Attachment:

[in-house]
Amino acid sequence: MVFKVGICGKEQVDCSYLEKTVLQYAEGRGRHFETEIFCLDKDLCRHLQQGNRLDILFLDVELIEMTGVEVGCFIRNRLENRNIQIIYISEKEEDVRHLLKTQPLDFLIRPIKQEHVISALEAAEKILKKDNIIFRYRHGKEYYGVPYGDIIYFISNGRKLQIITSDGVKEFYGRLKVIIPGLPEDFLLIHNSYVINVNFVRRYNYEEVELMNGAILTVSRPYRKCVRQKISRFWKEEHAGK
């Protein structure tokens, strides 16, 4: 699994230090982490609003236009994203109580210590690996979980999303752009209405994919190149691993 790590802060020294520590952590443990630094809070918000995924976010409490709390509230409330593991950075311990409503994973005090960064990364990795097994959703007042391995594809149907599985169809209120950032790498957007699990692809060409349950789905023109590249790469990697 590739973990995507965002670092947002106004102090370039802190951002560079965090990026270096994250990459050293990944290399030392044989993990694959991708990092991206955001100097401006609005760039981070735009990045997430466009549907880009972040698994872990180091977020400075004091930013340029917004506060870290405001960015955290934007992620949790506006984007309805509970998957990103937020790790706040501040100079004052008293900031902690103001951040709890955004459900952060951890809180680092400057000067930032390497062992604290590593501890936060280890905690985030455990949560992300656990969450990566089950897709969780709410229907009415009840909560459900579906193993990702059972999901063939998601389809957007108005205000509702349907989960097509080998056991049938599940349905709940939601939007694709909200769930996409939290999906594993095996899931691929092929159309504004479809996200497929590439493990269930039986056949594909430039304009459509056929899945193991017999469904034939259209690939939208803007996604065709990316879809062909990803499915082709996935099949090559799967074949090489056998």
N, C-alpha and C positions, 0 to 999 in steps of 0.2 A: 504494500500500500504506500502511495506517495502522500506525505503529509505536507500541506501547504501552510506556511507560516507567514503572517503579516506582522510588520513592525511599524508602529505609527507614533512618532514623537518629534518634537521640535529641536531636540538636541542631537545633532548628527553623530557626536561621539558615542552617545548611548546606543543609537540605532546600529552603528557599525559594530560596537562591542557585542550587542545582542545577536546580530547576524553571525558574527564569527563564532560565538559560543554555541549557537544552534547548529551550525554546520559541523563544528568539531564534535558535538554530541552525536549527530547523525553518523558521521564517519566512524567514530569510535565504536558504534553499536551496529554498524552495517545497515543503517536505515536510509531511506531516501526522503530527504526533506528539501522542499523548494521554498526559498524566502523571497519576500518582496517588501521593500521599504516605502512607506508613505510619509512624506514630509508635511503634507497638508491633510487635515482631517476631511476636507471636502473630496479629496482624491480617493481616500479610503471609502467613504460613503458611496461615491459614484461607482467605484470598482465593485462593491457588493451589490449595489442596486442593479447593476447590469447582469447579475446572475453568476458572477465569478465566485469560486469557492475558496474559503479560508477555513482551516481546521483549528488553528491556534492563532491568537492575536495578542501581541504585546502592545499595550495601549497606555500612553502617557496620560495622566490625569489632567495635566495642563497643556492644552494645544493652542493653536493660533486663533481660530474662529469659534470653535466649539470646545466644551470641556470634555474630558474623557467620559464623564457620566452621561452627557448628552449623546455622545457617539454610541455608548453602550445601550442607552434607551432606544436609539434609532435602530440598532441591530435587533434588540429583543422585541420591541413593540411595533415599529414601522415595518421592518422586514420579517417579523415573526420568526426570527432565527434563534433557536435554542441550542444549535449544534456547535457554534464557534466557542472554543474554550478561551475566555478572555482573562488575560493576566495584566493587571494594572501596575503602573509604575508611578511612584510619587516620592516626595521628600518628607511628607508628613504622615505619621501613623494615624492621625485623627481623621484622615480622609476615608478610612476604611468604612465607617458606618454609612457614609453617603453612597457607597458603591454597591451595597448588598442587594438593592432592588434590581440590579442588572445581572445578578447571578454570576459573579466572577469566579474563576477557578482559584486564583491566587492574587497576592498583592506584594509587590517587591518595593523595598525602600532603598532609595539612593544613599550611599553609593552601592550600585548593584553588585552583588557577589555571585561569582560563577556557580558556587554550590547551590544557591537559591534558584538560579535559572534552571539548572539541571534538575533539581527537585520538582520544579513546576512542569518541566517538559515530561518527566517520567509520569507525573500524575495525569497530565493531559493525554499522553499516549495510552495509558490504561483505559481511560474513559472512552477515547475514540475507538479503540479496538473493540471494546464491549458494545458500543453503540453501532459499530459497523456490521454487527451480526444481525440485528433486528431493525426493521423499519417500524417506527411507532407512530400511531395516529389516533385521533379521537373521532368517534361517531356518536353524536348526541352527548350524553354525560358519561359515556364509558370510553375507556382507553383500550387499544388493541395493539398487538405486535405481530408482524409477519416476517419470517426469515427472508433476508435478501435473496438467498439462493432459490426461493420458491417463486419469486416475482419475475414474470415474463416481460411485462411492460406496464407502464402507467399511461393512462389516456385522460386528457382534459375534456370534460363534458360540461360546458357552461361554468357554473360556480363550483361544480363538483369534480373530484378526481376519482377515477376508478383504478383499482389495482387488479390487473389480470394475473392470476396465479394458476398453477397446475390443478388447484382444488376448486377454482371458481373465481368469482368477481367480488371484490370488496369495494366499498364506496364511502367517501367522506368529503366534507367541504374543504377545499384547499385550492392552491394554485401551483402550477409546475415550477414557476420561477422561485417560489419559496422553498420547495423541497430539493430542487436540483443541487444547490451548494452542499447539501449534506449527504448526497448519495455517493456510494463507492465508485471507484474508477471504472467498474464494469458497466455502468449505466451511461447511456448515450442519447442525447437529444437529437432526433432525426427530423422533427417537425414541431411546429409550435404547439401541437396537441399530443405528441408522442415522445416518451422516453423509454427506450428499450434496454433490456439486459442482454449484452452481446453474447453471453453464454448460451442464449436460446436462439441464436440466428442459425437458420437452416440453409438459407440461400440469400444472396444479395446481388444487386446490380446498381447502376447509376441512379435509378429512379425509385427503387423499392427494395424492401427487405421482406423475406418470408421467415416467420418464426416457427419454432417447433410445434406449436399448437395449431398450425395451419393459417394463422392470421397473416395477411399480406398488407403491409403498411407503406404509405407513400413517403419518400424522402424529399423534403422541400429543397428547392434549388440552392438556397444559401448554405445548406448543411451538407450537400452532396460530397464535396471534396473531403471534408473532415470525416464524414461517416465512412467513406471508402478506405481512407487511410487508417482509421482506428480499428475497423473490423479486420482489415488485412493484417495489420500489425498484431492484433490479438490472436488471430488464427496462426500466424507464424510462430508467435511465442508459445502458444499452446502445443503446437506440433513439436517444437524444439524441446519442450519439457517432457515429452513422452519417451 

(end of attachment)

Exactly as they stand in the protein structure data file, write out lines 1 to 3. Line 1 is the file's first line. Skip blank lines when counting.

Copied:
[in-house]
Amino acid sequence: MVFKVGICGKEQVDCSYLEKTVLQYAEGRGRHFETEIFCLDKDLCRHLQQGNRLDILFLDVELIEMTGVEVGCFIRNRLENRNIQIIYISEKEEDVRHLLKTQPLDFLIRPIKQEHVISALEAAEKILKKDNIIFRYRHGKEYYGVPYGDIIYFISNGRKLQIITSDGVKEFYGRLKVIIPGLPEDFLLIHNSYVINVNFVRRYNYEEVELMNGAILTVSRPYRKCVRQKISRFWKEEHAGK
């Protein structure tokens, strides 16, 4: 699994230090982490609003236009994203109580210590690996979980999303752009209405994919190149691993 790590802060020294520590952590443990630094809070918000995924976010409490709390509230409330593991950075311990409503994973005090960064990364990795097994959703007042391995594809149907599985169809209120950032790498957007699990692809060409349950789905023109590249790469990697 590739973990995507965002670092947002106004102090370039802190951002560079965090990026270096994250990459050293990944290399030392044989993990694959991708990092991206955001100097401006609005760039981070735009990045997430466009549907880009972040698994872990180091977020400075004091930013340029917004506060870290405001960015955290934007992620949790506006984007309805509970998957990103937020790790706040501040100079004052008293900031902690103001951040709890955004459900952060951890809180680092400057000067930032390497062992604290590593501890936060280890905690985030455990949560992300656990969450990566089950897709969780709410229907009415009840909560459900579906193993990702059972999901063939998601389809957007108005205000509702349907989960097509080998056991049938599940349905709940939601939007694709909200769930996409939290999906594993095996899931691929092929159309504004479809996200497929590439493990269930039986056949594909430039304009459509056929899945193991017999469904034939259209690939939208803007996604065709990316879809062909990803499915082709996935099949090559799967074949090489056998």